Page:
Harnessing the power of the windiest continent

Studies into the potential of alternative energy systems such as wind and solar energy have been undertaken at the Australian Antarctic Division since 1992. These studies have shown that the use of wind power at Mawson and Macquarie Island may be economically viable if engineering and logistical hurdles can be overcome.

At present, a total of approximately 2.1 million litres of diesel fuel is used annually to provide power and heating at Australia’s three Antarctic stations and subantarctic Macquarie Island.

In addition to the financial benefits of alternative energy systems, a substantial reduction in the use of fossil fuels at the stations will result in a reduction in the emission of greenhouse gases, and a reduced risk of fuel spills and damage to the environment.

The present focus of the Alternative Energy Program is Mawson station. An analysis of the electrical and thermal loads of the station, combined with a minimum number of suitable sites for a wind turbine, have resulted in a preferred solution of three to four turbines in the size range of 230 to 280kW .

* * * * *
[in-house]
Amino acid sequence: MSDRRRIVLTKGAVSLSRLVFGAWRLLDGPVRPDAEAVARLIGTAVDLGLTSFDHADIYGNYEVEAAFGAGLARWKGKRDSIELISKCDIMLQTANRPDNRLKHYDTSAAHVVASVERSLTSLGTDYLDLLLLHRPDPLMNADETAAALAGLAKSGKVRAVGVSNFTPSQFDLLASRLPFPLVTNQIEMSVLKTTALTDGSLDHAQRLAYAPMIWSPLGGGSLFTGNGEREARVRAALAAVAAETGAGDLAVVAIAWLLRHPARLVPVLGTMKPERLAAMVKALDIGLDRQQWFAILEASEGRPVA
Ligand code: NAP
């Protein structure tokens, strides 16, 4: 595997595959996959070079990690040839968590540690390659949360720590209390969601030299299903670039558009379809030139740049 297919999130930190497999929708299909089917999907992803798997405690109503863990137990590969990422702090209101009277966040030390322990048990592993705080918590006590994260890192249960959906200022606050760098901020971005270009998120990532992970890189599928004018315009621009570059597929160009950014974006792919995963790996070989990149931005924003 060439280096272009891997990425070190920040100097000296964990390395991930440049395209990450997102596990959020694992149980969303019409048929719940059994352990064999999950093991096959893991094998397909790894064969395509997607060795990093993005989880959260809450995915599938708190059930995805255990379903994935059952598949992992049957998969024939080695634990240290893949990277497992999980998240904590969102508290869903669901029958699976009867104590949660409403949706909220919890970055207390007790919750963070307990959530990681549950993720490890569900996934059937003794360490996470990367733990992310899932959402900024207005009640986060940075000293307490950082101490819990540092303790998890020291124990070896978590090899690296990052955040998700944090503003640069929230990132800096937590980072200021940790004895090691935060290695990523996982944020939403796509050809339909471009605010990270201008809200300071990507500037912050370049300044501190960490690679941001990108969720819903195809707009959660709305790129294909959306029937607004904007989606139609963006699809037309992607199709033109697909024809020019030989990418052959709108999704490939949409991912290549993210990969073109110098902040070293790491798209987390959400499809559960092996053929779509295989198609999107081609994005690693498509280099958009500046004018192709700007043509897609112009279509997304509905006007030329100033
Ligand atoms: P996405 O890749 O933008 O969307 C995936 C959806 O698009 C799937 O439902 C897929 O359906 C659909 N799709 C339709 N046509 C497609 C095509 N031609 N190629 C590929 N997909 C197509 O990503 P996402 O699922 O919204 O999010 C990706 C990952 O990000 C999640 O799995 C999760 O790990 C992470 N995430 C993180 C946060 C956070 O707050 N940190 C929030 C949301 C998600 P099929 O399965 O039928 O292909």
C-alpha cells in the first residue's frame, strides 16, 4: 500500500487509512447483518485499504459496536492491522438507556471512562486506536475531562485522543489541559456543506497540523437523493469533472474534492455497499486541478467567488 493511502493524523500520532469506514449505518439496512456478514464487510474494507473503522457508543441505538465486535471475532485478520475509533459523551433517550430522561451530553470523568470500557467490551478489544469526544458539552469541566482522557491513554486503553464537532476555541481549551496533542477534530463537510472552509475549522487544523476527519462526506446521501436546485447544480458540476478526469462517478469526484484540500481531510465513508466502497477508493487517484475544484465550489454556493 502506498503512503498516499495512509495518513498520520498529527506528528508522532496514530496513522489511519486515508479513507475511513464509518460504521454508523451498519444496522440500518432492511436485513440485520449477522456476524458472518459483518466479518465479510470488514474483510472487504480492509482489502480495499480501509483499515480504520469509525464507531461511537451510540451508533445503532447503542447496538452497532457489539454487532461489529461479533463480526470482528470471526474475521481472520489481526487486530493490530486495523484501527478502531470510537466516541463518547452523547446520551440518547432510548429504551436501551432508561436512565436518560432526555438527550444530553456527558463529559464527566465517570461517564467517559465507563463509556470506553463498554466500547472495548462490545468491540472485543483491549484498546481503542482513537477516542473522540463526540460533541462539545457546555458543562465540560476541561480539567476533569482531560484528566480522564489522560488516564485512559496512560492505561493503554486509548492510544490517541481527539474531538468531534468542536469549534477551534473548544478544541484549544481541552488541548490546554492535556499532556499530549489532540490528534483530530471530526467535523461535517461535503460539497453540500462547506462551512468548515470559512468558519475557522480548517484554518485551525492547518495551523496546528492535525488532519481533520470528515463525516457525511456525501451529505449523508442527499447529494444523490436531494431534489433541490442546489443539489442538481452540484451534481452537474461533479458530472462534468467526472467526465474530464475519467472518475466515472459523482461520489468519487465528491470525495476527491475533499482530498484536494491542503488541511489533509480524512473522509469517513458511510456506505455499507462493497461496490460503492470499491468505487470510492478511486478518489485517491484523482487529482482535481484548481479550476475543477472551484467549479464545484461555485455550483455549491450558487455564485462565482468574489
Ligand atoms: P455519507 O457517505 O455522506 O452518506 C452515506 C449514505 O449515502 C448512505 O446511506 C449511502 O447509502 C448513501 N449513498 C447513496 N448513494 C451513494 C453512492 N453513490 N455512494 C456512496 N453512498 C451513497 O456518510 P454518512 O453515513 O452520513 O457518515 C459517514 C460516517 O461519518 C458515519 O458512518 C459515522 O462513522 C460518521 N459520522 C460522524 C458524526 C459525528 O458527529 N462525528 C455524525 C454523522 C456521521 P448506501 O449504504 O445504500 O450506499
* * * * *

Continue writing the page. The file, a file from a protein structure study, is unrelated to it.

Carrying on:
Work is presently underway at Mawson to reduce the station load. This will not only have immediate impacts on the quantity of fuel used, (and hence on the costs of refuelling the station), but may also reduce the requirement for the fourth, and possibly the third turbine.

An analysis of the world market of suitably sized turbines indicated that there are a number of manufacturers who have turbine designs which are of the correct output. However, the harsh environment and severe wind speeds at Mawson, along with some of the other design characteristics of the available turbines, meant that there was only one preferred turbine.

Coincidently, similar sized turbines from the same manufacturer have been supplied to the township of Denham in WA under a Greenhouse Office showcase grant. In that case, the design criteria included the requirement for the township to run on 100% wind power when the environmental conditions are right.

The AAD is now working with the manufacturer and their Australian agent to jointly develop the world’s first cold region turbine and control system — a system that is capable of running Mawson station without diesel fuel when the conditions are suitable. Wind modelling indicates that this could be as much as 80% of the time over the full year, and 100% of the time over winter.

An environmental impact assessment at the Initial Environmental Evaluation level is currently out for comment. If the project proceeds smoothly, the first work will occur on site in the 2001–02 summer.

Chris Paterson
Chief Engineer,
Australian Antarctic Division